Based on the unquestioned principle that muscle burns more calories, even at rest, than fat, the idea is to overload the muscles by using heavier weights but in a slow, controlled way so that they get stronger quickly. Instead of the usual four to five seconds it takes to lift and lower a weight at the gym, the new reduced approach requires that each repetition takes at least 10 seconds to complete. Some gyms have even installed loud, ticking metronomes to ensure clients accurately count the paces of each exercise.
The trainer Ken Hutchins, who advises the actor Brad Pitt, says a weight session needs to last no longer than eight to 20 minutes. Other trainers, such as Jorge Cruise, the author of the best-selling Eight Minutes in the Morning, and Adam Zickerman, a trainer who wrote Power of 10, agree that a mini-weights regime once a week is enough to tone flabby body parts. To those who raise a cynical eyebrow at such a suggestion, express weight training devotees point to a study published in the Journal of the American Medical Association in which researchers at the Harvard School of Public Health showed that men lowered their risk of heart attacks by 23 per cent through a weekly total of 30 minutes of weight training but by only 18 per cent through half an hour of power walking. Another study at the University of Glamorgan found that people who reduced the duration of their workouts by two thirds achieved the same strength gains through weight training, provided they increased the intensity of their workout.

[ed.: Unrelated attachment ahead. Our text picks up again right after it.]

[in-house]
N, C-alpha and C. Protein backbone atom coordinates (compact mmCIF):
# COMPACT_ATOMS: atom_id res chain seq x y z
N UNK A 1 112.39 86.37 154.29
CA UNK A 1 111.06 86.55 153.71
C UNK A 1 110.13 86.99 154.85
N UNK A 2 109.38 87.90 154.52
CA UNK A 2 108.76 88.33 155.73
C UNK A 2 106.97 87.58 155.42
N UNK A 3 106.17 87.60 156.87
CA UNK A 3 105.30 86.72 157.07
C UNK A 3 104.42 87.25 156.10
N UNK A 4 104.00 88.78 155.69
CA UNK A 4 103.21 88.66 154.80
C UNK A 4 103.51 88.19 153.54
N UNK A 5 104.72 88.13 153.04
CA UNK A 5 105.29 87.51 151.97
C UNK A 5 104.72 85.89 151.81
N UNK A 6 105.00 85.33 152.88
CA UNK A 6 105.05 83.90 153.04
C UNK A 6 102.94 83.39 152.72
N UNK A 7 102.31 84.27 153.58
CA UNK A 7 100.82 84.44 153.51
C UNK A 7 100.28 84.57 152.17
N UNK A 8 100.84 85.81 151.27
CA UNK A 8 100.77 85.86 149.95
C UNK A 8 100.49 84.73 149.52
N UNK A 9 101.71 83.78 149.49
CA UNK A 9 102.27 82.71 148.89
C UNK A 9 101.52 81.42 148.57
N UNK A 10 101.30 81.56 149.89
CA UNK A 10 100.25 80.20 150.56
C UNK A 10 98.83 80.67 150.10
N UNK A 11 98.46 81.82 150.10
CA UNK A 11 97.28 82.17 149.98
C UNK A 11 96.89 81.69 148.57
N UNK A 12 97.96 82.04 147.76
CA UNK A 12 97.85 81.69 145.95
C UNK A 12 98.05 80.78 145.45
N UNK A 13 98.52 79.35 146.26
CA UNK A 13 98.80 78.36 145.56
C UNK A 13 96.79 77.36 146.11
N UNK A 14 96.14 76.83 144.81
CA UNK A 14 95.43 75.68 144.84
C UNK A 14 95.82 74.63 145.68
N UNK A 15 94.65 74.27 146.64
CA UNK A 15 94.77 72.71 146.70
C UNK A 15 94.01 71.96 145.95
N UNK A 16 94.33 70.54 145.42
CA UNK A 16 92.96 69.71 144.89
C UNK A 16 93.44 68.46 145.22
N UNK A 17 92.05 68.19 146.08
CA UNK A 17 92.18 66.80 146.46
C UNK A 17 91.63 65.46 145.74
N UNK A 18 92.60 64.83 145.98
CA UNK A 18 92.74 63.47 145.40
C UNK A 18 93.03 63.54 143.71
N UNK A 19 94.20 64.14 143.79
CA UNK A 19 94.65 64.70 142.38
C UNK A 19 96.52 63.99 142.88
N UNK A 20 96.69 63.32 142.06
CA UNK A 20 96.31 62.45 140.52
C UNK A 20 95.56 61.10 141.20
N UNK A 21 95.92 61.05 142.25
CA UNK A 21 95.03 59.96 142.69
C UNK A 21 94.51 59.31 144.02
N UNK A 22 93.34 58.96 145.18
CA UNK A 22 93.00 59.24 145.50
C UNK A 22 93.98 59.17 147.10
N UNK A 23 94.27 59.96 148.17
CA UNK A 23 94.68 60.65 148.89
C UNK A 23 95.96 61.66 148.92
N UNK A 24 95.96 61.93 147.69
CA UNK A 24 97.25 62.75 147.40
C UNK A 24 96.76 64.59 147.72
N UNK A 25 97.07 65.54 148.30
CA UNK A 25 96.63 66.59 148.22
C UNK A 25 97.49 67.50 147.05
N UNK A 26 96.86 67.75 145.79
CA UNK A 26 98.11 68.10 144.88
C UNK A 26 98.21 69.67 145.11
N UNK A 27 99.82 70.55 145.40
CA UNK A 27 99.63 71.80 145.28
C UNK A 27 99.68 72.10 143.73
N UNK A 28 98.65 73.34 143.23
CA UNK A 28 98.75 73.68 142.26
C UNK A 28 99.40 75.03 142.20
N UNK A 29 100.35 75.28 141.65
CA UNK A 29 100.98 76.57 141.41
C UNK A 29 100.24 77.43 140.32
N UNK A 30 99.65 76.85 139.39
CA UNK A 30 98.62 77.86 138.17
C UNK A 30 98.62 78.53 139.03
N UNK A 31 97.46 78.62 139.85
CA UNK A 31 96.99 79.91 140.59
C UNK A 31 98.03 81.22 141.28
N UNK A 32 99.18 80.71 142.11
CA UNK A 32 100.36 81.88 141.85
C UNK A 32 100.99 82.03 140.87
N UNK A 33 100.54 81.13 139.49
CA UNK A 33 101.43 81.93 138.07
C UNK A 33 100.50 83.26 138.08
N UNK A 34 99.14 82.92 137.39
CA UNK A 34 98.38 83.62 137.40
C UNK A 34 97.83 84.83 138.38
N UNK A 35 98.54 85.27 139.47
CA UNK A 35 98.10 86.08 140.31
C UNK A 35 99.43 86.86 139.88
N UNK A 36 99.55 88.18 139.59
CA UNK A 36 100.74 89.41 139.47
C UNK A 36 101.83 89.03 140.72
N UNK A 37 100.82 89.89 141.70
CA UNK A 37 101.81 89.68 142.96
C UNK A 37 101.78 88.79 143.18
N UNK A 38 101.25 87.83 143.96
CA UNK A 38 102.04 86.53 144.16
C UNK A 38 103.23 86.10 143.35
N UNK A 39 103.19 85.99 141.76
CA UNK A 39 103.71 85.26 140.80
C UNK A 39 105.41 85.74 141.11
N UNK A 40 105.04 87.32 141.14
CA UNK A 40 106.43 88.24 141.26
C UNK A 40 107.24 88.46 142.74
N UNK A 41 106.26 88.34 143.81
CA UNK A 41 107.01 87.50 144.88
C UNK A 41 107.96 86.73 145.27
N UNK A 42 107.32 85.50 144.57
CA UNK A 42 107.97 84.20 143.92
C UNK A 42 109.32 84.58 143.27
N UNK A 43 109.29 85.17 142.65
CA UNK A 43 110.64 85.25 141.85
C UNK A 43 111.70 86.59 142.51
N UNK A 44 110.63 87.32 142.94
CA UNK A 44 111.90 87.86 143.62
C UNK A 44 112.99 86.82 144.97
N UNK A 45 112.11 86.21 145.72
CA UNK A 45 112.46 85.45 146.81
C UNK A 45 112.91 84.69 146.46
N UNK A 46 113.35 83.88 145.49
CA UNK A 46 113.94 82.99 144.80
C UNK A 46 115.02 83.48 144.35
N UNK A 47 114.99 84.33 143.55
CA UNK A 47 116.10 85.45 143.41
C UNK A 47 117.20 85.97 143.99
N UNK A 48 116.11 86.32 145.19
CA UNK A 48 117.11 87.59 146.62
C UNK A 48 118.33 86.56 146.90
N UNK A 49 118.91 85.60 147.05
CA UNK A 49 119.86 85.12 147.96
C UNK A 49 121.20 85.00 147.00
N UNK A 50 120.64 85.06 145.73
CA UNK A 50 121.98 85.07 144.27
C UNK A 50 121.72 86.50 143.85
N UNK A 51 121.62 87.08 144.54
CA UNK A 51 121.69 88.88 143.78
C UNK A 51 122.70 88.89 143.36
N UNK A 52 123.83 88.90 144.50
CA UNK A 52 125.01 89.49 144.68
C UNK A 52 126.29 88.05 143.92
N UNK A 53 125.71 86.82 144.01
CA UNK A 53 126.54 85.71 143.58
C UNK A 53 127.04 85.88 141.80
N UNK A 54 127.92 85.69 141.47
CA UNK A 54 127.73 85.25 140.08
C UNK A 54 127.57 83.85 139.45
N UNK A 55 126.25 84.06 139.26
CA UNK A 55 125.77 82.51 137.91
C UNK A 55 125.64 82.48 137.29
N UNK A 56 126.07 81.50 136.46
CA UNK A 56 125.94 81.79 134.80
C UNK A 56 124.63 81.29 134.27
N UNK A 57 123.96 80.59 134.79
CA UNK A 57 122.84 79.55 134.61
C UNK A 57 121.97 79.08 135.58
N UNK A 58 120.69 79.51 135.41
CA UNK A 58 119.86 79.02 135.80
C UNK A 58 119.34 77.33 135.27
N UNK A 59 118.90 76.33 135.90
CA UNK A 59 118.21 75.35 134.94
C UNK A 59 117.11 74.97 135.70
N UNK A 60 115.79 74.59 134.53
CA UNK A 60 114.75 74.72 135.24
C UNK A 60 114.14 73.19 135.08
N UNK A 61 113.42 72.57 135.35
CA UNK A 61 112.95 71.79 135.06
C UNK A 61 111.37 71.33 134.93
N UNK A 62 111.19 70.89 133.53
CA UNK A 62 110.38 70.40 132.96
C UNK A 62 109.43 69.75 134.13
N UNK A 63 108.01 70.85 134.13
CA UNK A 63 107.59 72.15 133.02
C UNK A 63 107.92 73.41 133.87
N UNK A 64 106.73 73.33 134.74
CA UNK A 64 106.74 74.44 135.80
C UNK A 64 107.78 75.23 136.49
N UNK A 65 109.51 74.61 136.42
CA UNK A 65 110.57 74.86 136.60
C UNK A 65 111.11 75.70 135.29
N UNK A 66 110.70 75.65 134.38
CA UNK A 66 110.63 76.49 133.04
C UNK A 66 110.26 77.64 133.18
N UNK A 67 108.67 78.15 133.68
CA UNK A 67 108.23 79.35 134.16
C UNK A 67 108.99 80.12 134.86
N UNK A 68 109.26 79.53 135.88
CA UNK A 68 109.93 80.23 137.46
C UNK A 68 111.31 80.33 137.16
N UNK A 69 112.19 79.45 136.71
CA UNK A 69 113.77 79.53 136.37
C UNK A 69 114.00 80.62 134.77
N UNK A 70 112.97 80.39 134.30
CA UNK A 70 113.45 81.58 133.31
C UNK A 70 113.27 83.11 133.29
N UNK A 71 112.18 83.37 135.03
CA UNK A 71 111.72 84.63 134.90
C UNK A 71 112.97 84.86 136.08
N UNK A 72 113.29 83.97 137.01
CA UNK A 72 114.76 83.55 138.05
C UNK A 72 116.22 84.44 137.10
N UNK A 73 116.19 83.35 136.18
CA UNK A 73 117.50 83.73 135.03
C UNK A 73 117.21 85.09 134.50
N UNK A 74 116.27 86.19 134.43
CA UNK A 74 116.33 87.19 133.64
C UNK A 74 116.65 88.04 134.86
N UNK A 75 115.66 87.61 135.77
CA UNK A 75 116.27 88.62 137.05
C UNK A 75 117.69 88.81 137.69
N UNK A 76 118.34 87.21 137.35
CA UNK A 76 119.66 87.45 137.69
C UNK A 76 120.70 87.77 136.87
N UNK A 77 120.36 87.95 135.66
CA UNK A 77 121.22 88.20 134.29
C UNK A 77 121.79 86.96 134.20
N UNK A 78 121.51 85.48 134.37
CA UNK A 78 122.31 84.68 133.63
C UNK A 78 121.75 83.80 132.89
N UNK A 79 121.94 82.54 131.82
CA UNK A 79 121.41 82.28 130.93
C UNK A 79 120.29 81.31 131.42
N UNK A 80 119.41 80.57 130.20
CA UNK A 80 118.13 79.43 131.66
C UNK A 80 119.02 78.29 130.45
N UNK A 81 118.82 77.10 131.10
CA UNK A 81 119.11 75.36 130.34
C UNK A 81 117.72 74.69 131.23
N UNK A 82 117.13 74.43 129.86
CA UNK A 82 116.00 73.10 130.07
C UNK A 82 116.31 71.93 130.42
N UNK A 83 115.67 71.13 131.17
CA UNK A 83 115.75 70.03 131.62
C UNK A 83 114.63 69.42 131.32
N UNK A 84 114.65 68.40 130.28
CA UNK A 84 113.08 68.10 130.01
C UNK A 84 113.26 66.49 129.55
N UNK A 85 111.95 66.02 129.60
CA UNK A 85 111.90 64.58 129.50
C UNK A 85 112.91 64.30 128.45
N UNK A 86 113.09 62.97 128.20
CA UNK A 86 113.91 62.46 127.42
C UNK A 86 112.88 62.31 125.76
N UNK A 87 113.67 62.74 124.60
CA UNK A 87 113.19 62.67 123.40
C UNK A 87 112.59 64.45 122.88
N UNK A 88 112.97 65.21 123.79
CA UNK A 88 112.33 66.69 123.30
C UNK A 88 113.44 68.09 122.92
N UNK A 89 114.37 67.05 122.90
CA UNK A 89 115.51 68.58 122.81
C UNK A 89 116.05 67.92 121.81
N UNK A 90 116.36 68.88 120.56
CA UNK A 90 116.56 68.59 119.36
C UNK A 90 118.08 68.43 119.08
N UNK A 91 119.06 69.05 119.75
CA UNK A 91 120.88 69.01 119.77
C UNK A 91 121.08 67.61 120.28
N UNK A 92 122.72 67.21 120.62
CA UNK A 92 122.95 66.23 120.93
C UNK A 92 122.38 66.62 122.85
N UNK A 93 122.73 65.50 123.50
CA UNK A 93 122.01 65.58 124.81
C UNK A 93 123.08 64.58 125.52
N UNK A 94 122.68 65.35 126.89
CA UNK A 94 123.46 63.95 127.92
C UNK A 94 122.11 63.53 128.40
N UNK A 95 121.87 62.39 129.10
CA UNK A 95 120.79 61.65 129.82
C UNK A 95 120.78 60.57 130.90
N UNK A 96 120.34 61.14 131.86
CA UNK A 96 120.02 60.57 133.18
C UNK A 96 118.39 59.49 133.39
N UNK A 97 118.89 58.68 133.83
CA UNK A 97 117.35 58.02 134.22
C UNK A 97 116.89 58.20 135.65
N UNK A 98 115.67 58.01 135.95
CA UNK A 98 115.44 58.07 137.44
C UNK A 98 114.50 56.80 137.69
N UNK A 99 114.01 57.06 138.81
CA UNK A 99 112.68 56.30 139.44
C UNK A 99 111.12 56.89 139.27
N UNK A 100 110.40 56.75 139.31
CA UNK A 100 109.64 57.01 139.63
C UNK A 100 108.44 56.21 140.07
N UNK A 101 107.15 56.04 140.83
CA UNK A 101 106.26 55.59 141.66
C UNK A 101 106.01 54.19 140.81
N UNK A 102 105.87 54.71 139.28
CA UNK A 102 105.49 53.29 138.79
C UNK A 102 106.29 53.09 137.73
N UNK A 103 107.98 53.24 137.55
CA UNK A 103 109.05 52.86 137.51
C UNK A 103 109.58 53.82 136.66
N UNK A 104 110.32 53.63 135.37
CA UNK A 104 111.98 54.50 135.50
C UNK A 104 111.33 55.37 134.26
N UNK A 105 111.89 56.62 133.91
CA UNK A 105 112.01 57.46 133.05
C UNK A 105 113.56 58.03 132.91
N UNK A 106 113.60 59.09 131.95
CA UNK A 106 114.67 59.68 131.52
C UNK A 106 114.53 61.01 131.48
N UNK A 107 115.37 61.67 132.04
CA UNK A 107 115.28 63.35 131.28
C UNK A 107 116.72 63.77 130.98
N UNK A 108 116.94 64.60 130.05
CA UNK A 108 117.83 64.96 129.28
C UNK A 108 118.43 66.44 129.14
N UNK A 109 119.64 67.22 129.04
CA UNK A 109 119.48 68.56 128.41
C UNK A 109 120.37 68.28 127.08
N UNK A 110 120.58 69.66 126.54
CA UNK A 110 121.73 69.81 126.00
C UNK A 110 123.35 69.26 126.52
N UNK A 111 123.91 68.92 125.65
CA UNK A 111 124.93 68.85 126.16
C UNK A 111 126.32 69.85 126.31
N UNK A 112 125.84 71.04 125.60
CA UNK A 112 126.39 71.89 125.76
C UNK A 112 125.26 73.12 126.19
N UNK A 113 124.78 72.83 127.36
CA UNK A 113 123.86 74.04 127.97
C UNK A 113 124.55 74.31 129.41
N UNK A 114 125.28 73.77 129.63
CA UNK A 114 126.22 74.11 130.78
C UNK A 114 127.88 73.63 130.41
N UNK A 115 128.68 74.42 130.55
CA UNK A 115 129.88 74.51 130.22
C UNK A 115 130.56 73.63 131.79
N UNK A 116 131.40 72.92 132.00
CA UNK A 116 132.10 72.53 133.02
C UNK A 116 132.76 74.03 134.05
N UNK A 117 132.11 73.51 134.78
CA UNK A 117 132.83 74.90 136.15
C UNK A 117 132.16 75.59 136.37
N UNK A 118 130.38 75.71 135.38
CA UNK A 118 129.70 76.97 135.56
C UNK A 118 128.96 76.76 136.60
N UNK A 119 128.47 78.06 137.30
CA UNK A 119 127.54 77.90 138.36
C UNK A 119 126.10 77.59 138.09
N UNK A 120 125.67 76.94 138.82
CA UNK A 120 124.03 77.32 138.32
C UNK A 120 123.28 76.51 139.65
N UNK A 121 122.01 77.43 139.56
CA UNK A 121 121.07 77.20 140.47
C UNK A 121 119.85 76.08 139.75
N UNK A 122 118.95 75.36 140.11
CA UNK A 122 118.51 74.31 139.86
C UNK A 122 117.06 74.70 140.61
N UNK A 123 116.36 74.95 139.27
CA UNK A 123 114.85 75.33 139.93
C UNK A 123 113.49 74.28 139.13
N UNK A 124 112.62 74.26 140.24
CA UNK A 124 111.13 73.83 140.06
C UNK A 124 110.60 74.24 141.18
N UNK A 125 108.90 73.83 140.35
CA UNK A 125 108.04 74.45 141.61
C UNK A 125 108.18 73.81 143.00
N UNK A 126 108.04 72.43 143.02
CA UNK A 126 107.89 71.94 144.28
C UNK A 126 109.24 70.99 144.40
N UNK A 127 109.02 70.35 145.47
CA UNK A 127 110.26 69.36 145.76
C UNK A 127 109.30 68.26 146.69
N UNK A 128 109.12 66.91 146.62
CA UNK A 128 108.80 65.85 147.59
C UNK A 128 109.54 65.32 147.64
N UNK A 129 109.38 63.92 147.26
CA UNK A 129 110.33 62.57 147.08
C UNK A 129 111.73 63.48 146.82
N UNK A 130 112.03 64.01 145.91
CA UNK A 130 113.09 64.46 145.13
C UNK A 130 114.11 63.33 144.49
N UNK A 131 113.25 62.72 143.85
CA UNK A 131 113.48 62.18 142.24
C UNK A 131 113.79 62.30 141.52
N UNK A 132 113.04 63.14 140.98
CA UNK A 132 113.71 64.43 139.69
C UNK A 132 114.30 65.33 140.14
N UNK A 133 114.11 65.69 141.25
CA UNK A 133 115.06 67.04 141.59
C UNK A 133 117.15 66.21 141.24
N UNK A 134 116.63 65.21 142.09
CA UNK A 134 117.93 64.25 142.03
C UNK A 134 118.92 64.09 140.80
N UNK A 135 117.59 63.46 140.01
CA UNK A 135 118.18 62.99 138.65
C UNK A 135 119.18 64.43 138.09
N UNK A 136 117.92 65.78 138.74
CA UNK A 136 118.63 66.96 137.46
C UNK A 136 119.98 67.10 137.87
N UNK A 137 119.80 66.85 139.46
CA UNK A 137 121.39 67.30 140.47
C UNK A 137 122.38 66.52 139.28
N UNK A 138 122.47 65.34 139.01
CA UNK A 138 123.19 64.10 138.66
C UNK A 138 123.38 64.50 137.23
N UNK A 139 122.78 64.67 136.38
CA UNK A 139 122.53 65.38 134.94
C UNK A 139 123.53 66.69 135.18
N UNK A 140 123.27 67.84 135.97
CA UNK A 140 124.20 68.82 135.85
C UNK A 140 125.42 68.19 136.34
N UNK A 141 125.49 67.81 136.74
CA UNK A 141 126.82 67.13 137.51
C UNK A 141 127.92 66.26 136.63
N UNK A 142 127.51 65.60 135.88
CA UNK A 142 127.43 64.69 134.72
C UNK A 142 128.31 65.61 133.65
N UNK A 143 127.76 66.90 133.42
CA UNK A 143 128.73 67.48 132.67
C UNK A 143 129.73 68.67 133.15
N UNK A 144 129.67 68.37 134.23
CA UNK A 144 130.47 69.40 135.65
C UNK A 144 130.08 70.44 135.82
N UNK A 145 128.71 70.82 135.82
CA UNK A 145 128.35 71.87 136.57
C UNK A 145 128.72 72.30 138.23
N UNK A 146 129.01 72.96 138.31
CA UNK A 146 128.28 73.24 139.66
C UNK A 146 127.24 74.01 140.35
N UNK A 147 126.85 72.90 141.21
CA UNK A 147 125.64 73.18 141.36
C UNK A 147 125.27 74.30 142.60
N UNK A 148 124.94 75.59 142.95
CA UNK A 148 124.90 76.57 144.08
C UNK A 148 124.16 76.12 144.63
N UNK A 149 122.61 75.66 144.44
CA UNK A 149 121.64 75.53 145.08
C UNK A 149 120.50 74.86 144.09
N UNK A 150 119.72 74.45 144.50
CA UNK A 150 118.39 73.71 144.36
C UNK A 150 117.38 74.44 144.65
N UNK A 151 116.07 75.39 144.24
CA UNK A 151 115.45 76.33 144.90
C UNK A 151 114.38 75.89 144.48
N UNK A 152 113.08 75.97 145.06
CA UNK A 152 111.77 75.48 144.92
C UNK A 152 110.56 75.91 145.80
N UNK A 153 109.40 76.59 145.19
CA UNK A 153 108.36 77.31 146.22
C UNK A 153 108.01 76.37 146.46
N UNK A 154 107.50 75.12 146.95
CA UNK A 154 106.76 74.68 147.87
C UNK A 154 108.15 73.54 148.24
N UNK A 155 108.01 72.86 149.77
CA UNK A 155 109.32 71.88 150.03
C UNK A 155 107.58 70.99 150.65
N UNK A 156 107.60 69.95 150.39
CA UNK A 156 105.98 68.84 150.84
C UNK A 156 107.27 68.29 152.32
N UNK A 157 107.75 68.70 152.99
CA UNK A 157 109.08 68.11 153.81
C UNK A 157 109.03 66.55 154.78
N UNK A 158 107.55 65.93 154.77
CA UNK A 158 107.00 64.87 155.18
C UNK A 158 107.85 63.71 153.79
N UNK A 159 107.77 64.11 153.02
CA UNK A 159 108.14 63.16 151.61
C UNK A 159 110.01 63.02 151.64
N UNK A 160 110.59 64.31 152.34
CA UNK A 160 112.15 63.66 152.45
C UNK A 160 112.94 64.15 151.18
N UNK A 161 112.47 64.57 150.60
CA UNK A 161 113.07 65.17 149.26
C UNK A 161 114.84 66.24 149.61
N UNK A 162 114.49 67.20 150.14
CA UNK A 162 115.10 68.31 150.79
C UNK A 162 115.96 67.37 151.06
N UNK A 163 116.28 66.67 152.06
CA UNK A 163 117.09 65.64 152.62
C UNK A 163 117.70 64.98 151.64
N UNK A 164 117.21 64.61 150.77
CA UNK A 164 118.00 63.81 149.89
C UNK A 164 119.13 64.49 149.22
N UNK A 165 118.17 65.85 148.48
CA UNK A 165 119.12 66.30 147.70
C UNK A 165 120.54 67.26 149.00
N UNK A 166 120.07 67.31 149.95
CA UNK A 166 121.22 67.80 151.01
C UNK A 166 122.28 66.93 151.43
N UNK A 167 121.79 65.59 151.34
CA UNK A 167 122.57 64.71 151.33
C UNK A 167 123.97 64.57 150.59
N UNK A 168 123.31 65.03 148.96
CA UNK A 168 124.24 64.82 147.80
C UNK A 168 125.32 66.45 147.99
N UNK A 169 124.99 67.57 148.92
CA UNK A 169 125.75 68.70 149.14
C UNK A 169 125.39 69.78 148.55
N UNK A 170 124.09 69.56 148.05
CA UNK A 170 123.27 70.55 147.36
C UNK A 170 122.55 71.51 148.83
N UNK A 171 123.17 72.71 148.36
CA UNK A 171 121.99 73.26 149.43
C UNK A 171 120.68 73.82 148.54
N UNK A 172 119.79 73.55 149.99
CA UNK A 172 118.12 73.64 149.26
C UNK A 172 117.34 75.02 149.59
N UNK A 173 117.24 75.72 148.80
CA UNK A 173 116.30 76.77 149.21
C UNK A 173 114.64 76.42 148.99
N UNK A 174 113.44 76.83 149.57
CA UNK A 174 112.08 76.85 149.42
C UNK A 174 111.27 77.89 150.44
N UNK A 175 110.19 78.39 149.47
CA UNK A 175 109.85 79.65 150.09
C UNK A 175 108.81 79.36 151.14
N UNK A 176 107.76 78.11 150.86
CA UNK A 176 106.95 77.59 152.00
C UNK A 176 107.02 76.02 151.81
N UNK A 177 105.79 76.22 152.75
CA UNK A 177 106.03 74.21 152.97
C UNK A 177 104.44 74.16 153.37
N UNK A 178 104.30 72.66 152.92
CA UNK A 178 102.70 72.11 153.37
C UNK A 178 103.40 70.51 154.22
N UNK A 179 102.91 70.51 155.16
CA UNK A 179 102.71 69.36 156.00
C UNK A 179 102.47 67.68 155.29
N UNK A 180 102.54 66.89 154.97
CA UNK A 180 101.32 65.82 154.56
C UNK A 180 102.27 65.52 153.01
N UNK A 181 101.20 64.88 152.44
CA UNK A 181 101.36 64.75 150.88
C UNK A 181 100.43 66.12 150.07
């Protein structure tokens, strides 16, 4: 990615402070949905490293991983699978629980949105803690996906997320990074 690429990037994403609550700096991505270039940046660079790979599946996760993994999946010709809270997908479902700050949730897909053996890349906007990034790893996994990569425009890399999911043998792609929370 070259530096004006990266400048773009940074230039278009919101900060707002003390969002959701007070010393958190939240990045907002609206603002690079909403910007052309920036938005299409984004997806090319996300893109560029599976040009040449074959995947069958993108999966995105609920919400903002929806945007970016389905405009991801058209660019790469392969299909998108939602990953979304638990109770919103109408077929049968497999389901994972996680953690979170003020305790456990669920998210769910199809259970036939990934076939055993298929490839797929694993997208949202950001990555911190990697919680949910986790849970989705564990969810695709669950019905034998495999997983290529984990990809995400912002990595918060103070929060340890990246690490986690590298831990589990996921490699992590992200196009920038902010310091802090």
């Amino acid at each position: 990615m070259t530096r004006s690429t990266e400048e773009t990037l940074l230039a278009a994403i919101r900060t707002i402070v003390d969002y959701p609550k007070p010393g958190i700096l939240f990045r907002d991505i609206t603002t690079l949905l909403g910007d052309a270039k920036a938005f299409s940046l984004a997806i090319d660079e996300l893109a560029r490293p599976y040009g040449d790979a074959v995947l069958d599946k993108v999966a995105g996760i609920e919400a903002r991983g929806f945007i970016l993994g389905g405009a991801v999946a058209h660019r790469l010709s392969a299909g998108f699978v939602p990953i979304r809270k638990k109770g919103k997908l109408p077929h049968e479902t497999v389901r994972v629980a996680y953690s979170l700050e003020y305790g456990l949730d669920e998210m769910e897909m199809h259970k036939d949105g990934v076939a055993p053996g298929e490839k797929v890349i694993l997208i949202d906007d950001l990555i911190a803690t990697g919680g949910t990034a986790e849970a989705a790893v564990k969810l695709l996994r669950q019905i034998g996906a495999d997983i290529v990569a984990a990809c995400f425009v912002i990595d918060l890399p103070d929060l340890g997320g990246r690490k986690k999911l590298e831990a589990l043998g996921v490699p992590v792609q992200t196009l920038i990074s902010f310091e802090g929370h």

Some personal trainers believe that workout times can be slashed even further - to as little as five minutes flat. Followers of the Tabata training principle complete exercise sessions that involve 20-second bursts of gut-busting effort followed by 10 seconds of rest. Each session lasts no more than five minutes. Named after the Japanese physiologist, Dr Izumi Tabata, who is widely credited with discovering the benefits of high-intensity exercise, the theory behind the Tabata approach is to push yourself to at least 85 per cent of your maximum capacity. The type of activity performed is not as important as the intensity and duration - the idea is to combine strength and aerobic exercise in each session. That might include cycling, running, kettlebells, weights and squat thrusts.
Research conducted on Tabata training several years ago showed that six weeks of the method lead to a 28 per cent increase in aerobic fitness. However, it is not an easy option and experts say you need to be fairly fit to try it. Dax Moy, a London-based personal trainer who has worked with many Hollywood stars, uses Tabata techniques with his clients but says that, ideally, it should be added once a week to enhance regular workouts and not as a replacement for ordinary fitness regimes.
"It's not something you should try if you are a beginner, as it can be very brutal," he says. "In theory, after a Tabata session is over you should feel as if you simply couldn't do another exercise. It should be that draining and exhausting." If there is a downside to other types of express workout, it is that you have to be prepared to do it regularly. Like any form of exercise, it does not promise a magic bullet to supreme athletic prowess and slender thighs.
"Any workout programme must have consistency in order for it to be successful and convenience workouts are no different," Sutton says. She recommends two to four 30-minute, gut-busting sessions a week for notable improvements. "To get more fit, you need to overload your body's system. You can shorten your workout considerably, but you can't shy away from effort altogether. Getting fit is always going to require hard work and a lot of sweat and toil."
Eight Minutes in the Morning by Jorge Cruise and Power of 10: The Once-a-Week Slow Motion Fitness Revolution by Adam Zickerman are published by HarperCollins. For general information about Tabata training, visit tabataprotocol.com.